First principle.Calculate dy/dx from first principle if y=2x^2+3x.

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sciencesolve | Teacher | (Level 3) Educator Emeritus

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You also may use `Delta` method to find derivative from first principle, such that:

`lim_(Delta x->0) (f(Delta x + h) - f(x))/(Delta x)`

Replacing `2(x+Delta x)^2+3(x+Delta x)` for `f(x + h)` and `2x^2+3x` for `f(x)` , yields:

`lim_(Delta x->0) (2(x+Delta x)^2 + 3(x+Delta x) - 2x^2 - 3x)/(Delta x)`

`lim_(Delta x->0) (2x^2 + 4xDelta x + 2(Delta x)^2 + 3x + 3Delta x - 2x^2 - 3x)/(Delta x)`

Reducing duplicate terms yields:

`lim_(Delta x->0) (4xDelta x + 2(Delta x)^2 + 3h)/(Delta x)`

Factoring out h yields:

`lim_(Delta x->0) Delta x(4x + 2Delta x + 3)/(Delta x) `

Reducing duplicate factors yields:

`lim_(Delta x->0) (4x + 2Delta x + 3) = 4x + 0 + 3 `

Hence, evaluating derivative of the function from the first principle, using `Delta` method, yields `lim_(Delta x->0) (2(x+Delta x)^2 + 3(x+Delta x) - 2x^2 - 3x)/(Delta x) = 4x + 3.`

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giorgiana1976 | College Teacher | (Level 3) Valedictorian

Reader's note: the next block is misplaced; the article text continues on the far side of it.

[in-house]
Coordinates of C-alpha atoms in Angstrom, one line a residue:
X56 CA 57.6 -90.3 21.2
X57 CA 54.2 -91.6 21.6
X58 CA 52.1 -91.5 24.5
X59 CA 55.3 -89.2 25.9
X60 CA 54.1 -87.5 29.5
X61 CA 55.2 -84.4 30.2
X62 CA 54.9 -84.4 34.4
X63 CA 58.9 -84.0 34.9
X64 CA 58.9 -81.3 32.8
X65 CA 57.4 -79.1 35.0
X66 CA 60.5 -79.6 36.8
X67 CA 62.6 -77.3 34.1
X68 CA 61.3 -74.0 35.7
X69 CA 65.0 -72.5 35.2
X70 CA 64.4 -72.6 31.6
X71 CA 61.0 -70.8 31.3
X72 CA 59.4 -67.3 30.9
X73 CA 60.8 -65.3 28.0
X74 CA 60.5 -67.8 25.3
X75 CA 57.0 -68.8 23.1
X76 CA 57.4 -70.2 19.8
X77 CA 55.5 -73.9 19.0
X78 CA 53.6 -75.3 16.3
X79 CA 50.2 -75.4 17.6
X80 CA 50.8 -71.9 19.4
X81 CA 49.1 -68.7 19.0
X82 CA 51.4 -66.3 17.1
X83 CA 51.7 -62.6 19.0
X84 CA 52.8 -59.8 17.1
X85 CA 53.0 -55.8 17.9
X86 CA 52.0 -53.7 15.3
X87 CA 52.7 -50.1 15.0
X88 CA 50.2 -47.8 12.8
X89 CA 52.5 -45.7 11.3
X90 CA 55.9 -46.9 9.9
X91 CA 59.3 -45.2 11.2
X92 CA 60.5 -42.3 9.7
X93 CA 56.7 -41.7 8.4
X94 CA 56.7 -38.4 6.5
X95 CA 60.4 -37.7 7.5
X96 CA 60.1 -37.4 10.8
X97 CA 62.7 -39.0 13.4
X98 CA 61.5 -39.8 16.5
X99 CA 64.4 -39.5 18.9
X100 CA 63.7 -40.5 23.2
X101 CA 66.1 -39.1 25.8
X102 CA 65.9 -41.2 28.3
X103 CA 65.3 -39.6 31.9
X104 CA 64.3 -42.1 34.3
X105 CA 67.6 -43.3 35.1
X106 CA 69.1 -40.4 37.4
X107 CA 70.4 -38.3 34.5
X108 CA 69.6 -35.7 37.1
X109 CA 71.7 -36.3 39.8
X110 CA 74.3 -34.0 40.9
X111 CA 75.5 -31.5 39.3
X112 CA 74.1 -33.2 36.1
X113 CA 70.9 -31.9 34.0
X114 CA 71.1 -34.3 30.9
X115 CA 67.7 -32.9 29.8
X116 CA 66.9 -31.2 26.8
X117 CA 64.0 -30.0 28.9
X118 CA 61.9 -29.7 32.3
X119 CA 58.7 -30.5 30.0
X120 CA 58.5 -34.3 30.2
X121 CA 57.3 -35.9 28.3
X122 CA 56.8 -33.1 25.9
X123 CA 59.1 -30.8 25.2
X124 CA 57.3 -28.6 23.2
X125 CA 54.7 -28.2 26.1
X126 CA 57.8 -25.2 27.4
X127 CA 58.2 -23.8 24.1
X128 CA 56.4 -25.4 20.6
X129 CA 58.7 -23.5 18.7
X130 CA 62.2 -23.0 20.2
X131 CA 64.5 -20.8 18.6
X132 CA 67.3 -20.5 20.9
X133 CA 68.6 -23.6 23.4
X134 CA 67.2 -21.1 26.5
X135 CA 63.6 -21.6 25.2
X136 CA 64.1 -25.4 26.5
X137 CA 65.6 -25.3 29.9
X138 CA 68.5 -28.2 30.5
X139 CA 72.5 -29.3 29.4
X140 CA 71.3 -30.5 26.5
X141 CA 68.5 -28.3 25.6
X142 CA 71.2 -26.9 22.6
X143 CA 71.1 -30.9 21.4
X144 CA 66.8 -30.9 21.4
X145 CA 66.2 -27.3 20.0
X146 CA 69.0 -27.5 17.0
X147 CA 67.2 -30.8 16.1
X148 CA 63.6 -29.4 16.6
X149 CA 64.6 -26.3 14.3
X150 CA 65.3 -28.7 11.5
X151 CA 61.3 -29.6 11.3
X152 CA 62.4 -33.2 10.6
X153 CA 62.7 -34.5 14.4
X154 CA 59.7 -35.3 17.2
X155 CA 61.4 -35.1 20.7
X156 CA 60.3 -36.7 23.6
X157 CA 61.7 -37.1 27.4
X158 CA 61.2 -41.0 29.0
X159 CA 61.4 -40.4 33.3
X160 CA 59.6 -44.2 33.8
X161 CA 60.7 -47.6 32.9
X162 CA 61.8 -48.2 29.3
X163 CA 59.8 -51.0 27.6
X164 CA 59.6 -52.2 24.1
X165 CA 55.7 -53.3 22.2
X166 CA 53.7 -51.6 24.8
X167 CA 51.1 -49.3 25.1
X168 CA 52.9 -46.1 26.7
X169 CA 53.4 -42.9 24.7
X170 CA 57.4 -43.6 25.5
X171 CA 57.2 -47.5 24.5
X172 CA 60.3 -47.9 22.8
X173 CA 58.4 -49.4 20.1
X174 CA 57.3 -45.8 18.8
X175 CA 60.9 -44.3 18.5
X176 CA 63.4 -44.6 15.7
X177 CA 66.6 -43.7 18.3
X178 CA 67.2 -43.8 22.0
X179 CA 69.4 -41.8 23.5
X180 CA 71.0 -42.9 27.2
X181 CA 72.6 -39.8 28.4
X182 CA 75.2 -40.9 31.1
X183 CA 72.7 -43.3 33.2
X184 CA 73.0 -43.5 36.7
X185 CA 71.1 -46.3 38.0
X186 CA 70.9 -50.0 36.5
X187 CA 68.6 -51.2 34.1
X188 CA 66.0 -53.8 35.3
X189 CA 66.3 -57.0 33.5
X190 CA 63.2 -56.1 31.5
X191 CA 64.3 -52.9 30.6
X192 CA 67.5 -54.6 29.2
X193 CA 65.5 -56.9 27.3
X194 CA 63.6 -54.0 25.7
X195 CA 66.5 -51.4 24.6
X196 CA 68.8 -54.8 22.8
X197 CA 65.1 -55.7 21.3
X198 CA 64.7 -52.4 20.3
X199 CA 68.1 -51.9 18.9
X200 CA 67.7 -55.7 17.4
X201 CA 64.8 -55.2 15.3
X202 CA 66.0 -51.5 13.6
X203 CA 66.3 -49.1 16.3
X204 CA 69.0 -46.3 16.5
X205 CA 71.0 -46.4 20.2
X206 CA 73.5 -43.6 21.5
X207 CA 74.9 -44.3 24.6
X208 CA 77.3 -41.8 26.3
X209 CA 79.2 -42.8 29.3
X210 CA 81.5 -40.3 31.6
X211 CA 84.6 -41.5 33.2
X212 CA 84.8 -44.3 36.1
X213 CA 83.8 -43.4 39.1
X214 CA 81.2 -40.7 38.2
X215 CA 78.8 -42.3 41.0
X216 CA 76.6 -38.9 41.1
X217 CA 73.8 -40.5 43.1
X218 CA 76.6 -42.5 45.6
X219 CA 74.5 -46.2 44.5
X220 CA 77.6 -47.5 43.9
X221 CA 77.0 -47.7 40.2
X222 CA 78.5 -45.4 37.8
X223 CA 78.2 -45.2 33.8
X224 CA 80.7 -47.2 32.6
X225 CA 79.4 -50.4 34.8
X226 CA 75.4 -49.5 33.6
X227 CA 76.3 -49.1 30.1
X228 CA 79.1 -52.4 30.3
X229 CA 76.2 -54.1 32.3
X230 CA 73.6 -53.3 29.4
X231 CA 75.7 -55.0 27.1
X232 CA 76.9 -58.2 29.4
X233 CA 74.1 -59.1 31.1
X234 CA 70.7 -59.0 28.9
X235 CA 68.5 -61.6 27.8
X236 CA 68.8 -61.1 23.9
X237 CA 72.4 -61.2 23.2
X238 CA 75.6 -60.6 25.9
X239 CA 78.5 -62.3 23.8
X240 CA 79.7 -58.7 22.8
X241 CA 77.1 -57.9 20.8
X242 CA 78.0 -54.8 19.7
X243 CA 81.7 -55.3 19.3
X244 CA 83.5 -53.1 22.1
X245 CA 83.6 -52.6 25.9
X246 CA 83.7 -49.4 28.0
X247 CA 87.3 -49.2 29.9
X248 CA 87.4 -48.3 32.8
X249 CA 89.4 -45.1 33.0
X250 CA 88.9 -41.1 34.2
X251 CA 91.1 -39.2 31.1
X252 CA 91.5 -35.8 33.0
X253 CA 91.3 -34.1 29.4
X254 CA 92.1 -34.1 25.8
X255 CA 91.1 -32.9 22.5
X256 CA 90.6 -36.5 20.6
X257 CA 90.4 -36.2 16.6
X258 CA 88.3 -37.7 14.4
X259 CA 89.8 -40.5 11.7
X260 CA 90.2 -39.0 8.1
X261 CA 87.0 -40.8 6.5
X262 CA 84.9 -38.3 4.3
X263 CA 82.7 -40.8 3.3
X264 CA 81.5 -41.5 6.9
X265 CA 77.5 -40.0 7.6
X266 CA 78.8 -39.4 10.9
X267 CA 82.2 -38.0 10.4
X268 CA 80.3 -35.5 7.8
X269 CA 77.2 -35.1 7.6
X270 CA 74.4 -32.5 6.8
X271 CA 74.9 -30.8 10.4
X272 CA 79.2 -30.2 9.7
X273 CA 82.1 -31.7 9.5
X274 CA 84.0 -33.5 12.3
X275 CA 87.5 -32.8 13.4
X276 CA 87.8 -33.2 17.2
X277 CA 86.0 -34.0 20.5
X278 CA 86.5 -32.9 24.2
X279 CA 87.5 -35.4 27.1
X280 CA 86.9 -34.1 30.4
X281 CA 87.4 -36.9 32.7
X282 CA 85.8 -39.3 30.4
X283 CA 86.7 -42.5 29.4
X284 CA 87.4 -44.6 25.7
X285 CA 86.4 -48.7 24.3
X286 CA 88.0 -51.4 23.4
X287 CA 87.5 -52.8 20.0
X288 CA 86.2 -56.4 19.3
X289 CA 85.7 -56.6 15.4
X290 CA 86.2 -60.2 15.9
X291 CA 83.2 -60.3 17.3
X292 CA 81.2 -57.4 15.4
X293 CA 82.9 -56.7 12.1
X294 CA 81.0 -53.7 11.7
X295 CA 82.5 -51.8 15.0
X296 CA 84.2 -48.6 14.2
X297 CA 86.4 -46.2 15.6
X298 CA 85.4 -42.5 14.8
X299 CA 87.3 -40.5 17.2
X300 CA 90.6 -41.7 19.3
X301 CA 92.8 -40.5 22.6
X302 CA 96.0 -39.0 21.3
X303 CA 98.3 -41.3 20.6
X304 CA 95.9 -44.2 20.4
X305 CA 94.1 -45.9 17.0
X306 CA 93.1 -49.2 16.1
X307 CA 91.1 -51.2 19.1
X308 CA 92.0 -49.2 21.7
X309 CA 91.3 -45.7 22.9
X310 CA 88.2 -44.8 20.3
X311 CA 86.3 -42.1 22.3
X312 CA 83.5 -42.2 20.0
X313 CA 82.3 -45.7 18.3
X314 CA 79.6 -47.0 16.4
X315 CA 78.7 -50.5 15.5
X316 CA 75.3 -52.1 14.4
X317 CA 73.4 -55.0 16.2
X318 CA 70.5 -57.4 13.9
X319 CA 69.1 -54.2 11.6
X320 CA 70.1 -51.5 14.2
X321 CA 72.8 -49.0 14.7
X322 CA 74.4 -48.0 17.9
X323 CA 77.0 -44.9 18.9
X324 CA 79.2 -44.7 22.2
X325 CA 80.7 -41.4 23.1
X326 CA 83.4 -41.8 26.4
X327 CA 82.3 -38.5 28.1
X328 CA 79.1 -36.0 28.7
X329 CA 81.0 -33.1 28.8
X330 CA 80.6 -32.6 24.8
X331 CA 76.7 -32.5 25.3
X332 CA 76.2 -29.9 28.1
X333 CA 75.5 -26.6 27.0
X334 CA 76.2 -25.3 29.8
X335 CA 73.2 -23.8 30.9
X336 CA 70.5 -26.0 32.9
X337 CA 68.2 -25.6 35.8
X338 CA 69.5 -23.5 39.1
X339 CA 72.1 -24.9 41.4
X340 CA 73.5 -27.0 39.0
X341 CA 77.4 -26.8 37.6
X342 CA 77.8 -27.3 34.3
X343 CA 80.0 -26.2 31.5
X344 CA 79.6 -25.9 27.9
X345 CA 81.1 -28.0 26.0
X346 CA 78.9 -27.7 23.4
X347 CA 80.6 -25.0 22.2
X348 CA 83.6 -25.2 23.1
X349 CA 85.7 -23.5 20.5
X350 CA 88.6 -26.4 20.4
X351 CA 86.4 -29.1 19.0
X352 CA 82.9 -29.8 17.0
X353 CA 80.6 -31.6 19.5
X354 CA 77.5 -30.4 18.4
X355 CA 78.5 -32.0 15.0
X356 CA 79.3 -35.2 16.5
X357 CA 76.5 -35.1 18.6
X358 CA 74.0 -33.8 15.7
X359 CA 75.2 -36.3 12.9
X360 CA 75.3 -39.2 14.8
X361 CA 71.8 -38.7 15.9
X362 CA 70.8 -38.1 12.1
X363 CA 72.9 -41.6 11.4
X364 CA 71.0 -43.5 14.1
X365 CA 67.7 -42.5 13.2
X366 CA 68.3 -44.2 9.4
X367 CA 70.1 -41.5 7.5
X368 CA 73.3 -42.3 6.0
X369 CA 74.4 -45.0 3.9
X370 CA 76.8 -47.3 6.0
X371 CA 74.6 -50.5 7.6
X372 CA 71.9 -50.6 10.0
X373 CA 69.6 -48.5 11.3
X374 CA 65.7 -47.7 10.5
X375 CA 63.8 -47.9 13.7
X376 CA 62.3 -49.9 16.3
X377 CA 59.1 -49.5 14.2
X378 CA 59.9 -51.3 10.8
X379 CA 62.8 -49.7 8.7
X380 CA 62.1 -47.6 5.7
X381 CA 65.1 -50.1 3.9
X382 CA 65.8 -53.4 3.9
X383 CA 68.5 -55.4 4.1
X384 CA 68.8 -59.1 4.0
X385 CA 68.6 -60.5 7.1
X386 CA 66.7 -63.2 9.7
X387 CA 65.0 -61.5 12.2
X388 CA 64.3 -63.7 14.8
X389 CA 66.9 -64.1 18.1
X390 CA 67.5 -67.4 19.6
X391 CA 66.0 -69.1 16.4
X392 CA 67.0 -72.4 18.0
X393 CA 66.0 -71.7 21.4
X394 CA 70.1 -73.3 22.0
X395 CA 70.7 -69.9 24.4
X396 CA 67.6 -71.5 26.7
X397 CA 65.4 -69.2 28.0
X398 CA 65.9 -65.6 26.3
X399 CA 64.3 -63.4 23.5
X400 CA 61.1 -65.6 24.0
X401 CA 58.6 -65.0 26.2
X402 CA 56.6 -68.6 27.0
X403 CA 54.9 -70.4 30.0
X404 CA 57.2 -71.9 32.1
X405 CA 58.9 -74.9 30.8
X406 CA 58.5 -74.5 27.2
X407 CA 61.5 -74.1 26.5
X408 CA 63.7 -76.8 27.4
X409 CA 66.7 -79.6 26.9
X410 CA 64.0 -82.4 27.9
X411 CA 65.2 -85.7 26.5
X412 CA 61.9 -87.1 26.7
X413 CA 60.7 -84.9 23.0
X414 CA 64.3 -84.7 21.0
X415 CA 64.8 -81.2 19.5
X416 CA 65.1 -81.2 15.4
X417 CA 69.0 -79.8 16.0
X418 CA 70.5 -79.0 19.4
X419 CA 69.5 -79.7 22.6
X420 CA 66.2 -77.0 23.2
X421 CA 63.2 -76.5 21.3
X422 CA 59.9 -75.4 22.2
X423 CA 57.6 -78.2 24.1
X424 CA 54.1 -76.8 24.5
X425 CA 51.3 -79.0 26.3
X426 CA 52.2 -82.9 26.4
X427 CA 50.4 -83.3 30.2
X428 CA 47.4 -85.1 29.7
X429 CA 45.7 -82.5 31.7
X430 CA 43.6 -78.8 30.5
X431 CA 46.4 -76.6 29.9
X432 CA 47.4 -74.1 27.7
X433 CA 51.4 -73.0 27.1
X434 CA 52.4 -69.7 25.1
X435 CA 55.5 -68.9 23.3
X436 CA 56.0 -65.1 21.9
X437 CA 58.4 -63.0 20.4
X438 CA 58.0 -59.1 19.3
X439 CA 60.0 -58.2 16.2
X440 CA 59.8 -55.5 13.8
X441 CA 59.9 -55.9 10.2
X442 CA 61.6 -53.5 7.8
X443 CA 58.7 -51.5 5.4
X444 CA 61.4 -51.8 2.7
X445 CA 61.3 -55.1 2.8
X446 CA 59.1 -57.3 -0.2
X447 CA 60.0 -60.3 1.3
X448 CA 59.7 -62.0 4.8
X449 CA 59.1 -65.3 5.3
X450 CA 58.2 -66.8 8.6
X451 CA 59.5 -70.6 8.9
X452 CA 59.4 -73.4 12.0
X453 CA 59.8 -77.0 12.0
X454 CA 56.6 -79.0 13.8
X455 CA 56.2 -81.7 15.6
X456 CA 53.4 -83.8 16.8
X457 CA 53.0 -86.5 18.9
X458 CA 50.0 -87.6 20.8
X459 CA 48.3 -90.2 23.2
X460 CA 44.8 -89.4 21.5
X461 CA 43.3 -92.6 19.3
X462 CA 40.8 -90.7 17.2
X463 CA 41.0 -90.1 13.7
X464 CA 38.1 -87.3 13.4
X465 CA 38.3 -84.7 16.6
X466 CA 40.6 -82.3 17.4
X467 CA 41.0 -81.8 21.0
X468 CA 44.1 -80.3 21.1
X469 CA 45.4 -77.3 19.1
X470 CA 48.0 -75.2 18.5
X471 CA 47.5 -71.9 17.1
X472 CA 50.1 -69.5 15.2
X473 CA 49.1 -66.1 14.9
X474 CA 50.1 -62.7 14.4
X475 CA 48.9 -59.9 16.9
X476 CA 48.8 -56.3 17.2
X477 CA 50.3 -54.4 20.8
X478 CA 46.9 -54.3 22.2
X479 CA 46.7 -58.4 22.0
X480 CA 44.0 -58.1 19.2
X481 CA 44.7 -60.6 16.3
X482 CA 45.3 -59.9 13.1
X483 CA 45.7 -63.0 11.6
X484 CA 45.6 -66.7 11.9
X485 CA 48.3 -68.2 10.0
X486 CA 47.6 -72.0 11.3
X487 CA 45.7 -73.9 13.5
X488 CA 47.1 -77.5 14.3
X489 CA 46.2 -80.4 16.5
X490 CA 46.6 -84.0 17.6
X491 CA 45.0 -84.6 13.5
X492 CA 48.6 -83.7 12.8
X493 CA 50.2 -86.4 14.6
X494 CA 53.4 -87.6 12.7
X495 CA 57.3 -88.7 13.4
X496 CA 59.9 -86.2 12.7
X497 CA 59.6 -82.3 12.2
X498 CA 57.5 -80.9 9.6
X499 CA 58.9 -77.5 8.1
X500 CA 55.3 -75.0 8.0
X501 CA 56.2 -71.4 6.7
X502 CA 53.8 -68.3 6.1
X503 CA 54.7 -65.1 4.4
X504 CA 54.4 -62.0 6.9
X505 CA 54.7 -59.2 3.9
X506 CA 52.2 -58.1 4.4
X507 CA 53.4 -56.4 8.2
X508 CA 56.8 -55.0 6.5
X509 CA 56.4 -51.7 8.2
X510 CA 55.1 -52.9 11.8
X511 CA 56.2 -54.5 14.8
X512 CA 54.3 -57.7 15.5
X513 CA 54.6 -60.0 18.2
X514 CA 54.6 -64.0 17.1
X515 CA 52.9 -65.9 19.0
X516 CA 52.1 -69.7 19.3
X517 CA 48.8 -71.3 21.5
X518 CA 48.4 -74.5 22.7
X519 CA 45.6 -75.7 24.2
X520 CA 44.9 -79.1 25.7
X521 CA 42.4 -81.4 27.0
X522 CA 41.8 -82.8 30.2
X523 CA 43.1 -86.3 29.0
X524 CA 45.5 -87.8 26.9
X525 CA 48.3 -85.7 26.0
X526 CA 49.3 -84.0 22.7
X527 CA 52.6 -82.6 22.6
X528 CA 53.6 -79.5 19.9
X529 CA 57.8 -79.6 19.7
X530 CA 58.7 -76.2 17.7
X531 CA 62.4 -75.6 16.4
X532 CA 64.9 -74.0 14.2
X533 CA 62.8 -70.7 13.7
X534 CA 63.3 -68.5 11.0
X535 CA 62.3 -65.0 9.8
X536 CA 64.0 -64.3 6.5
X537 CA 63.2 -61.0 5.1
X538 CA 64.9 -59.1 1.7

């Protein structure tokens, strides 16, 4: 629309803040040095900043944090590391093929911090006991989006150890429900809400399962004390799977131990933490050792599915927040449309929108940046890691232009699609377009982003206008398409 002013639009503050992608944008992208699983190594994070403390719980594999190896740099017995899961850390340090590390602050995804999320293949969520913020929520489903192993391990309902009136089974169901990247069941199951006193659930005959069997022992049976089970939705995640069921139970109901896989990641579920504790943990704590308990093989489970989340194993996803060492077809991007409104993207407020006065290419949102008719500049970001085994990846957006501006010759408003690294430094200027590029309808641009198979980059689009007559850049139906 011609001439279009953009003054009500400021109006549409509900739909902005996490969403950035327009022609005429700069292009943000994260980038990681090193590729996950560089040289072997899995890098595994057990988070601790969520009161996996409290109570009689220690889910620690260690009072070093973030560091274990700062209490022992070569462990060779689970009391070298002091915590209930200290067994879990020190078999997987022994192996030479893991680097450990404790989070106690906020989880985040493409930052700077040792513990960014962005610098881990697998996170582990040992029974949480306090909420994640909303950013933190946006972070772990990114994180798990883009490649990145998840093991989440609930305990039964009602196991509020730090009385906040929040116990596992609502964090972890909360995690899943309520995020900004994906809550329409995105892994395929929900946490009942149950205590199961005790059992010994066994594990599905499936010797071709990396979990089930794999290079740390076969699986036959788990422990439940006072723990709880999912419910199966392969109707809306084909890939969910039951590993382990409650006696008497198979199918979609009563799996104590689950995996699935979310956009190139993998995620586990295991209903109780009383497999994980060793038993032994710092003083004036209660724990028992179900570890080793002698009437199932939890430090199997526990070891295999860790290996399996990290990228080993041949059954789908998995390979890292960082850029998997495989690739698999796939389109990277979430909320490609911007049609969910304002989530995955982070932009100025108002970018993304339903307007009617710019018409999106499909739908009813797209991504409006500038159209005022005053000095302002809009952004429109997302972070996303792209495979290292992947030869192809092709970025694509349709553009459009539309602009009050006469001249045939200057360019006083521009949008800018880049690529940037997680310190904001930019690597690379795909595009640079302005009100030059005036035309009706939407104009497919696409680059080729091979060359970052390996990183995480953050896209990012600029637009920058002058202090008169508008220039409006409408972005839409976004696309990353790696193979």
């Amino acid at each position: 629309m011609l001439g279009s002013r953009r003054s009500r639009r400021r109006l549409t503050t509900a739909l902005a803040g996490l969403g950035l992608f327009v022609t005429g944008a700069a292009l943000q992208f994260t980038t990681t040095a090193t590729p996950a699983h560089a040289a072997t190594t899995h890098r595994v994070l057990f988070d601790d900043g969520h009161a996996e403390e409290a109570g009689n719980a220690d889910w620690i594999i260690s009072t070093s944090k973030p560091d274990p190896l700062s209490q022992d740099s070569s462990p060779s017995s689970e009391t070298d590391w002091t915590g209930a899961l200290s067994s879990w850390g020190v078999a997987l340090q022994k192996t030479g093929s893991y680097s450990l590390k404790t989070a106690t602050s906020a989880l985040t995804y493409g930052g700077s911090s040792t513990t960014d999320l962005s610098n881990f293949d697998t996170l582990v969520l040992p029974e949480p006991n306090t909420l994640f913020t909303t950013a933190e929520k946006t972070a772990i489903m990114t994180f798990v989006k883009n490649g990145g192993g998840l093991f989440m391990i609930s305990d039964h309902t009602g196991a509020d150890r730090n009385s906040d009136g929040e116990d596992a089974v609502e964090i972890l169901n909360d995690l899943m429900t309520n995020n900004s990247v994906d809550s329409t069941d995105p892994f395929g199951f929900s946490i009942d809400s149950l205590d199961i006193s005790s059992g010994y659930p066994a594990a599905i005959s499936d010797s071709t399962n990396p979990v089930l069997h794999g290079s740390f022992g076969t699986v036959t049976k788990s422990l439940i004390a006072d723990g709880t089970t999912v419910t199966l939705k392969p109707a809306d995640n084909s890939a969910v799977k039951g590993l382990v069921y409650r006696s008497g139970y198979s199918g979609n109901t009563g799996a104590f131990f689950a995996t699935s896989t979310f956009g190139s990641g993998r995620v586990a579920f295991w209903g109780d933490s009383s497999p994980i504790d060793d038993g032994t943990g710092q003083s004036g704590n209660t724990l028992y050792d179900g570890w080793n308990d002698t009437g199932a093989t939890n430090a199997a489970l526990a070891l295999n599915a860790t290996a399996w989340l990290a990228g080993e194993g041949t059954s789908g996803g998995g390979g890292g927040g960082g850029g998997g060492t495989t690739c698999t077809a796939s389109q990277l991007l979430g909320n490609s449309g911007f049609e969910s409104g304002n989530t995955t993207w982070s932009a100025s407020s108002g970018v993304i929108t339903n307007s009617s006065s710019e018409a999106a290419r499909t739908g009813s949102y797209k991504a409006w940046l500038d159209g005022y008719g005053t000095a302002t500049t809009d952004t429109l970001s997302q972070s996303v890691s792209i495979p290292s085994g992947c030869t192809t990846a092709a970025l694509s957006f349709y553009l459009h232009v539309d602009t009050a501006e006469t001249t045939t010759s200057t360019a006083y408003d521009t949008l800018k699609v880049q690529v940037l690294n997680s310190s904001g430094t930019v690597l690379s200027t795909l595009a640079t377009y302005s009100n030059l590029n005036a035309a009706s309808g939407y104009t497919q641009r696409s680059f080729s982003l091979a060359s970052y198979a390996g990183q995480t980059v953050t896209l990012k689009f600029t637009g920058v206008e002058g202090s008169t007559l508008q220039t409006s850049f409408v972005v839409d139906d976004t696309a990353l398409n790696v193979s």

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We'll apply delta method to determine the instantaneous rate of change of y with respect to x.

dy/dx = lim [f(x + delta x) - f(x)]/delta x, delta x->0

We also can write:

dy/dx = lim [f(x + h) - f(x)]/h, h->0

We'll calculate f(x+h) = 2(x+h)^2 + 3(x+h)

We'll raise to square x + h:

f(x+h) = 2x^2 + 4xh + 2h^2 + 3x + 3h

dy/dx = lim (2x^2 + 4xh + 2h^2 + 3x + 3h - 2x^2 - 3x)/h

We'll eliminate like terms:

dy/dx = lim (4xh + 2h^2 + 3h)/h

lim (4xh + 2h^2 + 3h)/h = lim (4x + 2h + 3)

We'll substitute h by 0:

lim (4x + 2h + 3) = 4x + 3

dy/dx = 4x + 3

Substituting x by any value, we can compute the slope of the tangent to the graph of the function, in the chosen value for x.

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